Nina Totenberg, NPR

Nina Totenberg is NPR's award-winning legal affairs correspondent. Her reports air regularly on NPR's critically acclaimed newsmagazines All Things Considered, Morning Edition, and Weekend Edition.

Totenberg's coverage of the Supreme Court and legal affairs has won her widespread recognition. She is often featured in documentaries — most recently RBG — that deal with issues before the court. As Newsweek put it, "The mainstays [of NPR] are Morning Edition and All Things Considered. But the creme de la creme is Nina Totenberg."

In 1991, her ground-breaking report about University of Oklahoma Law Professor Anita Hill's allegations of sexual harassment by Judge Clarence Thomas led the Senate Judiciary Committee to re-open Thomas's Supreme Court confirmation hearings to consider Hill's charges. NPR received the prestigious George Foster Peabody Award for its gavel-to-gavel coverage — anchored by Totenberg — of both the original hearings and the inquiry into Anita Hill's allegations, and for Totenberg's reports and exclusive interview with Hill.

That same coverage earned Totenberg additional awards, including the Long Island University George Polk Award for excellence in journalism; the Sigma Delta Chi Award from the Society of Professional Journalists for investigative reporting; the Carr Van Anda Award from the Scripps School of Journalism; and the prestigious Joan S. Barone Award for excellence in Washington-based national affairs/public policy reporting, which also acknowledged her coverage of Justice Thurgood Marshall's retirement.

Totenberg was named Broadcaster of the Year and honored with the 1998 Sol Taishoff Award for Excellence in Broadcasting from the National Press Foundation. She is the first radio journalist to receive the award. She is also the recipient of the American Judicature Society's first-ever award honoring a career body of work in the field of journalism and the law. In 1988, Totenberg won the Alfred I. duPont-Columbia University Silver Baton for her coverage of Supreme Court nominations. The jurors of the award stated, "Ms. Totenberg broke the story of Judge (Douglas) Ginsburg's use of marijuana, raising issues of changing social values and credibility with careful perspective under deadline pressure."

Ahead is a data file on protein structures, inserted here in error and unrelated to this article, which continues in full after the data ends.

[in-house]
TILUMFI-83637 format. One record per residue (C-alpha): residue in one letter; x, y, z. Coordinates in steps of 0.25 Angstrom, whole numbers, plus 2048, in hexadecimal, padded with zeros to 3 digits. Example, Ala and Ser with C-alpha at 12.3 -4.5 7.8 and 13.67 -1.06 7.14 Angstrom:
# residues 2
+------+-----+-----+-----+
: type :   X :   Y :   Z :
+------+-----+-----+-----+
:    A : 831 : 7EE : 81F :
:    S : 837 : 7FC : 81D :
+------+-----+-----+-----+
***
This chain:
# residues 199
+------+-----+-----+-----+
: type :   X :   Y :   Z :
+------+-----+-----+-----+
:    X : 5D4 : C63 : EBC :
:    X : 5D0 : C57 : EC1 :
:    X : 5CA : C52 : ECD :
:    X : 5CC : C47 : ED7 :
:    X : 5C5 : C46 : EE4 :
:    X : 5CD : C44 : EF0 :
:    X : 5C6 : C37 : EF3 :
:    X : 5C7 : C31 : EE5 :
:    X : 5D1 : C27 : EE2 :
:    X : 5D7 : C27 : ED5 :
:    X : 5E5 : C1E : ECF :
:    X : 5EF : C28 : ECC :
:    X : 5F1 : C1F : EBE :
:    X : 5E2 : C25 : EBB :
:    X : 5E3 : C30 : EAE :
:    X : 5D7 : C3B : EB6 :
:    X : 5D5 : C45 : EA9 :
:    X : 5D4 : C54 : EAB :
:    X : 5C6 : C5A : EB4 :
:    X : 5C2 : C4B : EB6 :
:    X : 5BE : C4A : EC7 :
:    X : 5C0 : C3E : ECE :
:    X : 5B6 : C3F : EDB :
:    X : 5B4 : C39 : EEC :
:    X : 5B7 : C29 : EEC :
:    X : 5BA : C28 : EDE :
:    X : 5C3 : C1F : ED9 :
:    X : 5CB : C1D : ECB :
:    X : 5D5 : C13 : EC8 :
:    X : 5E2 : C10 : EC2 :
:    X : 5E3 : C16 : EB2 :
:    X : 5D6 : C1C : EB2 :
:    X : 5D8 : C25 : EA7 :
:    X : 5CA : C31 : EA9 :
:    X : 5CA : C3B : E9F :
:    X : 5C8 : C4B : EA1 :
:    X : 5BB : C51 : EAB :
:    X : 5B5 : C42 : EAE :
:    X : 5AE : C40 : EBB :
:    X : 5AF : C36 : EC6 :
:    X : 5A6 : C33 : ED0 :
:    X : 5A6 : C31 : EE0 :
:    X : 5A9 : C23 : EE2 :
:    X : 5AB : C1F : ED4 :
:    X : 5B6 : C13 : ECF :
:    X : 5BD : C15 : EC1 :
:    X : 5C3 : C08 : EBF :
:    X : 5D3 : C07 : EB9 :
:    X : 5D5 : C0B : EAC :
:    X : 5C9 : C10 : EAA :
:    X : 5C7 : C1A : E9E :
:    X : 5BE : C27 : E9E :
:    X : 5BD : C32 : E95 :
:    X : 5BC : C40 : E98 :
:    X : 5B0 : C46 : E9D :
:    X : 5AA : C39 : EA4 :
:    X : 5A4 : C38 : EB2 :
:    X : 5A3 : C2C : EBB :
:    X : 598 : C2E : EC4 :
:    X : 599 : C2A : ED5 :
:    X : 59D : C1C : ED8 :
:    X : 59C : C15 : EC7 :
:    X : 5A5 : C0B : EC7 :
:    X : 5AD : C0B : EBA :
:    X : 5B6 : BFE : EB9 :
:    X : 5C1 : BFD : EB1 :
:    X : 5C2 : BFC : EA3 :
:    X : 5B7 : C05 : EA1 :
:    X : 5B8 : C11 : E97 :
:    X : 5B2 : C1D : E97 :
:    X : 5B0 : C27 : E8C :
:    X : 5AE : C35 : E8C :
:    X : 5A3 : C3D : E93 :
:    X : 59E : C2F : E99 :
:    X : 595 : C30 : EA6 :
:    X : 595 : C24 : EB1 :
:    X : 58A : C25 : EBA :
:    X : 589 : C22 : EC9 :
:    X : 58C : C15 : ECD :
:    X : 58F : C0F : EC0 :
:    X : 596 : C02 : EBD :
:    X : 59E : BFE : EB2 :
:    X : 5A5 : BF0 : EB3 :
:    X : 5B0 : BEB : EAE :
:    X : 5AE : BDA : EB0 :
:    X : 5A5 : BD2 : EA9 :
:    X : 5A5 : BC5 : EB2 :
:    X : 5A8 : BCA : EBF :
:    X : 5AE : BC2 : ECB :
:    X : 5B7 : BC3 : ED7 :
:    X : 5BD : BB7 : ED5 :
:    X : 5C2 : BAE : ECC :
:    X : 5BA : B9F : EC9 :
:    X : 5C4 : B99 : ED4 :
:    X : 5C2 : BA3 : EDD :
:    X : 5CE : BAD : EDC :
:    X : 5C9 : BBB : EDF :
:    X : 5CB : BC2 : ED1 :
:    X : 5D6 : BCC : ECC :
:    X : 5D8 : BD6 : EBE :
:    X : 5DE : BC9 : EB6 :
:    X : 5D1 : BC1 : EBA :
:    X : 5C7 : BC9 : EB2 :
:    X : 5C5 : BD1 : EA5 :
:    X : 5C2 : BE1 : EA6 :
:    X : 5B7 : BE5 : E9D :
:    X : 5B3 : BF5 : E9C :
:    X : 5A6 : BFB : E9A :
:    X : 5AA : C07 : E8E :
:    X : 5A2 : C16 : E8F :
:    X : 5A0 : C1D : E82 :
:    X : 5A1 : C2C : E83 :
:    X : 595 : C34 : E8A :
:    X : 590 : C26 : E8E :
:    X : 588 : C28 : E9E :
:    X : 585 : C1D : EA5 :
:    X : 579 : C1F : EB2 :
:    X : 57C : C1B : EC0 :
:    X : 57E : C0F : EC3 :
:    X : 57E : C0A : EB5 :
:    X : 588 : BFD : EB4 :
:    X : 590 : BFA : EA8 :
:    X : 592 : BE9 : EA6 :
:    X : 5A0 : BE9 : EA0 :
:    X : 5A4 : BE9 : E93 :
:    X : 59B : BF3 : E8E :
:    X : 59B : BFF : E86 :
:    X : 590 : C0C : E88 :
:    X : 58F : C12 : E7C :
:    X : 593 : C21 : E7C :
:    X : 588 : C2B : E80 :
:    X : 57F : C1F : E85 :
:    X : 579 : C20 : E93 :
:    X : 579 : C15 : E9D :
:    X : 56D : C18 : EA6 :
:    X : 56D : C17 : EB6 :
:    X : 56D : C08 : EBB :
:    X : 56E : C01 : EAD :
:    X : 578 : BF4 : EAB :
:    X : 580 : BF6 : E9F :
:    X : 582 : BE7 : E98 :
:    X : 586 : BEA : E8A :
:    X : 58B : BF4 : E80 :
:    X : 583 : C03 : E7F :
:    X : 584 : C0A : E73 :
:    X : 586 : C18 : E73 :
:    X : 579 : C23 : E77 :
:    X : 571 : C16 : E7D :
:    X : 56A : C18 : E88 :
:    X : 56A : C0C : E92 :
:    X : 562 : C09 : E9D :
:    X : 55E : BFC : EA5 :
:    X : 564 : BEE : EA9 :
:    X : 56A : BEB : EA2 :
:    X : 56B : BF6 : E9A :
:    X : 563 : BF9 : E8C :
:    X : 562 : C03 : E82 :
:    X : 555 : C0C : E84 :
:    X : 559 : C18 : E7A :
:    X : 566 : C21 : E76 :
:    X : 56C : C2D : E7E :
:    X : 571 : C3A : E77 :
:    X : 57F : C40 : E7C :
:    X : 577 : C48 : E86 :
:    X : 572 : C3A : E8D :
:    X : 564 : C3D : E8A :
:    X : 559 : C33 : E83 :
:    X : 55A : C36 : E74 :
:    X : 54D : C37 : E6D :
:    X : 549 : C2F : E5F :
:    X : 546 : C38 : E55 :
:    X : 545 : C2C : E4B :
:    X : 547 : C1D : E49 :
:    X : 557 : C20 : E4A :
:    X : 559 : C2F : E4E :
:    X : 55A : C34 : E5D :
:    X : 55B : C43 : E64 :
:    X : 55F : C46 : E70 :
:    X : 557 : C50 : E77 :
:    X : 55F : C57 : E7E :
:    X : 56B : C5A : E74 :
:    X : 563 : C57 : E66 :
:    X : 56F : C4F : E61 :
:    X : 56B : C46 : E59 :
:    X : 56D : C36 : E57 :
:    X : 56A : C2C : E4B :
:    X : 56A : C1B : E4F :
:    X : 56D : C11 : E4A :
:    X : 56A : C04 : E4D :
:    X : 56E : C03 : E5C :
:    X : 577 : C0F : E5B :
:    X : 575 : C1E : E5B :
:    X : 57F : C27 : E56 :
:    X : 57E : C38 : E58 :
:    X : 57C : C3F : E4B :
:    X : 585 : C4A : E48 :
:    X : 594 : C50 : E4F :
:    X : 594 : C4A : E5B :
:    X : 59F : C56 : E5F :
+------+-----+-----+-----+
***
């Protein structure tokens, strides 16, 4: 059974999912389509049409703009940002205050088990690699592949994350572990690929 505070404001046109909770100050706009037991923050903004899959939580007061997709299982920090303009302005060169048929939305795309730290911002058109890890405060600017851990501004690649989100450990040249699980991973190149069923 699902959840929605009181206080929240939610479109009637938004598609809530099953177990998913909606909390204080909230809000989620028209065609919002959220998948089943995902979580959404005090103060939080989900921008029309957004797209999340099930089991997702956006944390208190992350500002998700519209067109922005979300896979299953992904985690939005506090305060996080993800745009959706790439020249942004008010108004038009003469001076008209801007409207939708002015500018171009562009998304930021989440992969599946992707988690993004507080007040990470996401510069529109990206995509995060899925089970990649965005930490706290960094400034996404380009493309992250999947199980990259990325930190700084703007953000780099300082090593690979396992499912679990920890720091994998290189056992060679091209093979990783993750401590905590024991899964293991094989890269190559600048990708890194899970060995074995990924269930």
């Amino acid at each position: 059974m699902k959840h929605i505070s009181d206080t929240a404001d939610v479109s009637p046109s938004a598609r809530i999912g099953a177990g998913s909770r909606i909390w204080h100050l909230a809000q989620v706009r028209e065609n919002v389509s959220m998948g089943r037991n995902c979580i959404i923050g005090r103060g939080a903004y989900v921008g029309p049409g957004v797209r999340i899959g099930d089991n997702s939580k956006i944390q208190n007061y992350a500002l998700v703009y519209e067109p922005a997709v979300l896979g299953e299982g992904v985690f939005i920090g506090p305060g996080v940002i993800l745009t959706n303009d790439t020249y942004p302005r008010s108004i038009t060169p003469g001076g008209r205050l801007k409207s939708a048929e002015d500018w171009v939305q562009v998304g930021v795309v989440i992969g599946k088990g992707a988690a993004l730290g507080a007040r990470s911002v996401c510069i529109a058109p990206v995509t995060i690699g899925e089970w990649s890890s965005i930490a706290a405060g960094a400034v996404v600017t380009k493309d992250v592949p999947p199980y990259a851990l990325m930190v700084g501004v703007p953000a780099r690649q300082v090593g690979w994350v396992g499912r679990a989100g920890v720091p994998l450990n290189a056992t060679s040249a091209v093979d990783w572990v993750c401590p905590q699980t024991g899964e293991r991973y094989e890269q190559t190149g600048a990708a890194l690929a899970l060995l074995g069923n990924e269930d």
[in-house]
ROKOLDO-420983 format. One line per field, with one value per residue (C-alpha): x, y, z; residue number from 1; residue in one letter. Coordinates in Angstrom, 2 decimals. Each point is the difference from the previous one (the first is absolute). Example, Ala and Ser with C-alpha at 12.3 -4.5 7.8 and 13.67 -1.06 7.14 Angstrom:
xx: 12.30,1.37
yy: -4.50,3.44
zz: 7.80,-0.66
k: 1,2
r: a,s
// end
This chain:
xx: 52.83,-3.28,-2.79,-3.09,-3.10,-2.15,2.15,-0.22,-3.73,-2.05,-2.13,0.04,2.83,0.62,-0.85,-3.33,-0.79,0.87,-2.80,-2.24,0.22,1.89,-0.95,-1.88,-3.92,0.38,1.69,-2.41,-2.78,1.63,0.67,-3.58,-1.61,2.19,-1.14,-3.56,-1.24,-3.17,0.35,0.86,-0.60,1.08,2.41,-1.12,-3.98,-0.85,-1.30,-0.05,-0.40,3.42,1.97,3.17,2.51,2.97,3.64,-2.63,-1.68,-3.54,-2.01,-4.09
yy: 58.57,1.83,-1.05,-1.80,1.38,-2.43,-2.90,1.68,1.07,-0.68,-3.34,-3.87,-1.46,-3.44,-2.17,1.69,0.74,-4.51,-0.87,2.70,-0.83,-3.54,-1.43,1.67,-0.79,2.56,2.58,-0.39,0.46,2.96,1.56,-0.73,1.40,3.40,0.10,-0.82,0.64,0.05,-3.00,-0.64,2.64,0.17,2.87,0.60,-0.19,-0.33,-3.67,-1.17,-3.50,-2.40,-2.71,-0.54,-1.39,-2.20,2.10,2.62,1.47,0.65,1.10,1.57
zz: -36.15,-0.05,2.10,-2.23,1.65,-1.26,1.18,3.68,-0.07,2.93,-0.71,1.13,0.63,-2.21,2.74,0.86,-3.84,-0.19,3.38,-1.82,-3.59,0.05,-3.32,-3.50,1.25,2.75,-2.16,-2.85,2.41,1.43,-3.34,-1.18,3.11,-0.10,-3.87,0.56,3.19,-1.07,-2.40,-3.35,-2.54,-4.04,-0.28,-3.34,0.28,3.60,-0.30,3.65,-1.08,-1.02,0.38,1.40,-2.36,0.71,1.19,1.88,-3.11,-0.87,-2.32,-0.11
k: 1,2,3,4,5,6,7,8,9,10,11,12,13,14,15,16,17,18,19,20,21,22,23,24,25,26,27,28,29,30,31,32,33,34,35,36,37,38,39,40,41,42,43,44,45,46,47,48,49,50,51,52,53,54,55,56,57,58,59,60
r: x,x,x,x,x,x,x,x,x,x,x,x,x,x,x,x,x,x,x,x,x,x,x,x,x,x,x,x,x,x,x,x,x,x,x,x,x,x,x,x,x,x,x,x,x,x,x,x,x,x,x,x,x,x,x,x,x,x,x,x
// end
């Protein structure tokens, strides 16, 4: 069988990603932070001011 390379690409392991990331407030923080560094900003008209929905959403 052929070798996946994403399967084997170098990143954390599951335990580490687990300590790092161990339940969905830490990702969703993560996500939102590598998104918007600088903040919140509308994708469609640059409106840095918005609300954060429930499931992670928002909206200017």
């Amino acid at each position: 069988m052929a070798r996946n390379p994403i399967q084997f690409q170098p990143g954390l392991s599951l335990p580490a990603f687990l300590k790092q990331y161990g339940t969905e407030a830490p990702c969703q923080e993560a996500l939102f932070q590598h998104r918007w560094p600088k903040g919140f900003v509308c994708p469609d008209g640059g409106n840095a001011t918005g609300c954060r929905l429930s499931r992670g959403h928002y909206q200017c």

Totenberg has been honored seven times by the American Bar Association for continued excellence in legal reporting and has received more than two dozen honorary degrees. On a lighter note, in 1992 and 1988 Esquire magazine named her one of the "Women We Love".

A frequent contributor on TV shows, she has also written for major newspapers and periodicals — among them, The New York Times Magazine, The Harvard Law Review, The Christian Science Monitor, and New York Magazine, and others.

Updated at 7:08 p.m. ET

In a case involving the rights of tens of millions of private sector employees, the U.S. Supreme Court, by a 5-4 vote, delivered a major blow to workers, ruling for the first time that workers may not band together to challenge violations of federal labor laws.

During intense arguments at the Supreme Court on Wednesday, the justices, by a narrow margin, seemed to be leaning toward upholding the third and current version of the Trump travel ban.